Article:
'Hattiesburg' historian honored with 2020 Zócalo Public Square Book Prize
In between the Emancipation Proclamation of 1863Under U.S. President Abraham Lincoln, the Emancipation Proclamation freed millions of enslaved African Americans in Confederate States under federal law. and the Civil Rights Act of 1964The Civil Rights Act of 1964 outlawed discrimination based on race, color, religion, sex or national origin and ended racial segregation in schools, employment and public accommodations., there lived a century of history rarely told for the millions of African Americans who built the American South. It is a history of foundation and family, opportunity and oppression, segregation and survival, and tragedy and triumph. It is also the history of Hattiesburg, Mississippi, as told by the winner of this year’s Zócalo Public Square Book Prize, William Sturkey.
Sturkey, a professor of history at the University of North Carolina at Chapel Hill, is earning national recognition for his nonfiction title "Hattiesburg: An American City in Black and White" — a book the New York Times describes as “a study in unintended consequences.” Zócalo Public Square, an ASU Knowledge Enterprise, presents its top book prize honor to literary works that explore our understanding of community and Sturkey’s book, about the building and dismantling of segregationist laws in the southern United States through the stories of several generations of Hattiesburg residents, hit all the right notes for Zócalo.
“Each year since 2011, we have honored the author of the best nonfiction book recently published in the U.S. that enhances our understanding of community and the forces that impact human connectedness and social cohesion,” said Moira Shourie, executive director of Zócalo Public Square. In this unprecedented moment of social distancing, these themes take on an even greater sense of urgency.”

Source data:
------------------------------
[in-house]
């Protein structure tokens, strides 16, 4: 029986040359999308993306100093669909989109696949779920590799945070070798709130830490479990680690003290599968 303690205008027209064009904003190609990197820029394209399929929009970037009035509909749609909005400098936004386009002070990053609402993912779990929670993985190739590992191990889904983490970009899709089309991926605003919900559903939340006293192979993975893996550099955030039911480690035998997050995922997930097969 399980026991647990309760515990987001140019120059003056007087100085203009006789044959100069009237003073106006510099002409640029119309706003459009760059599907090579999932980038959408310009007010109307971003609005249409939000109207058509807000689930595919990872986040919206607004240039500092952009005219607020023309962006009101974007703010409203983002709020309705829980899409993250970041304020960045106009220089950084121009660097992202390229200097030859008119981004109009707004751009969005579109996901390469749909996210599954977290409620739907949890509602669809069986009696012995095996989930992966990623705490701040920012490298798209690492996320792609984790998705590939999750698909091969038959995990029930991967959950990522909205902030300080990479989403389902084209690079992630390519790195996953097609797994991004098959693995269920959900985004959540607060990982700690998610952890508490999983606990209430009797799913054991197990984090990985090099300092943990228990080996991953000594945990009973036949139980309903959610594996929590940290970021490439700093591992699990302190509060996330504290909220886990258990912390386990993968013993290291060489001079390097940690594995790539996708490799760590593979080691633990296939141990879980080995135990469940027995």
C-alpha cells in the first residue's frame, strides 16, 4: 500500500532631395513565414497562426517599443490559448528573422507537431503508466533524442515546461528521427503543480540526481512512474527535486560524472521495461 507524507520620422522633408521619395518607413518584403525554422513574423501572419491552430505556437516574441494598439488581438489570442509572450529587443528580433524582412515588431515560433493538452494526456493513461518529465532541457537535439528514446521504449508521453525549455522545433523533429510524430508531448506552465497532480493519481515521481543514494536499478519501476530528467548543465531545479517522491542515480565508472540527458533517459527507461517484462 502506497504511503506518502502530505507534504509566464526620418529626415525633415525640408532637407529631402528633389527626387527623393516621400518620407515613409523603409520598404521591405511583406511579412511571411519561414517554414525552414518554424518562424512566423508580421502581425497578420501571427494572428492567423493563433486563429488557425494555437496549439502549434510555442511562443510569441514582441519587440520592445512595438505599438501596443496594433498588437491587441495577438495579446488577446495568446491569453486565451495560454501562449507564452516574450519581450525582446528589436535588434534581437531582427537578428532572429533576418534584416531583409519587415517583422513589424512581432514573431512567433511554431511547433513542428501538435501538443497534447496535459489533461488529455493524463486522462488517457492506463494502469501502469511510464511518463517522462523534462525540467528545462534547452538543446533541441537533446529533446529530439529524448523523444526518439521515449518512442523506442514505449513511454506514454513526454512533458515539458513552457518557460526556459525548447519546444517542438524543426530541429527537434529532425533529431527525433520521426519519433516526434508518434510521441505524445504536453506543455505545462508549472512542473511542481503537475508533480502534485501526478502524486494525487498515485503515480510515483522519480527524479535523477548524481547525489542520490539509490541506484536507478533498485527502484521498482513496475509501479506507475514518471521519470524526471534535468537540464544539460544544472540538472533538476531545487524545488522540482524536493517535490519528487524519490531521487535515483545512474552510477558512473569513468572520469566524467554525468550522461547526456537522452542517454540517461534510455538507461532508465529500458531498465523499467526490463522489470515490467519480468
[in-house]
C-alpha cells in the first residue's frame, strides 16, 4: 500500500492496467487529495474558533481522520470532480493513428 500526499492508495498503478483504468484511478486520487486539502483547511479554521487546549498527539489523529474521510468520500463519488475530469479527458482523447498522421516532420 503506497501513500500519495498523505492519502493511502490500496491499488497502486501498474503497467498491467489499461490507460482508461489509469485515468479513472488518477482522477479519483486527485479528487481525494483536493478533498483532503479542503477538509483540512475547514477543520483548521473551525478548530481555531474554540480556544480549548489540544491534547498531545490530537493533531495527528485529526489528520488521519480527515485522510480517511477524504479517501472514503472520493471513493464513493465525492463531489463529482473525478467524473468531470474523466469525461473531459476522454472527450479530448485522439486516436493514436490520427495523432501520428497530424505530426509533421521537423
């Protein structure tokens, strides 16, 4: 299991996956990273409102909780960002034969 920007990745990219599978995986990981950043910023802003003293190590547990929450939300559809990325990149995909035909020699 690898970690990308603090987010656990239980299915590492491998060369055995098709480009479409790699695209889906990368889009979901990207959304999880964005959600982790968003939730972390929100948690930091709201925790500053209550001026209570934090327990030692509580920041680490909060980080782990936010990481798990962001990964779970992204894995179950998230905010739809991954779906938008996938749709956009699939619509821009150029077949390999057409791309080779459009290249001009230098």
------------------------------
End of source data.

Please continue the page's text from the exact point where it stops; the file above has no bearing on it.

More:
Sturkey’s “Hattiesburg” offers a detailed study of the historical, economical and cultural roots of Jim Crow in the southern United States through personal profiles of black and white residents of the Mississippi city.
“Hattiesburg is alluring because a lot of the conversations that we have been having about memory and identity and who we are naturally exclude African Americans who for over 100 years lived in between slavery and complete freedom,” Sturkey said. “Many built rich, incredible lives and communities in places like Hattiesburg, and I don’t think we have been able to fully tell that story until recently.”
Sturkey discussed his book in detail during a livestreaming event on May 20 titled "How Do Oppressed People Build Community?" The event included an exchange with noted Yale University historian David W. Blight.
Video by Zócalo Public Square
Sturkey calls the recognition from Zócalo a “terrific honor.”
The book prize event honoring Sturkey and his book also included an introduction by Zócalo Public Square’s new board chair Krist Novoselić. Best known as the co-founder of the influential rock band Nirvana, Novoselić was instrumental in selecting Sturkey’s book for this year’s top honor, having previously served as a member of Zócalo’s board and a judge for the Zócalo Book Prize.
Concurrent to its annual book prize, Zócalo also honors a work of poetry that best evokes a connection to place — literal, imaginary or metaphorical in landscape. This year, the Zócalo Public Square Poetry Prize is awarded to Jai Hamid Bashir for her poem “Little Bones.” Bashir also delivered a reading of her poem at the book prize presentation.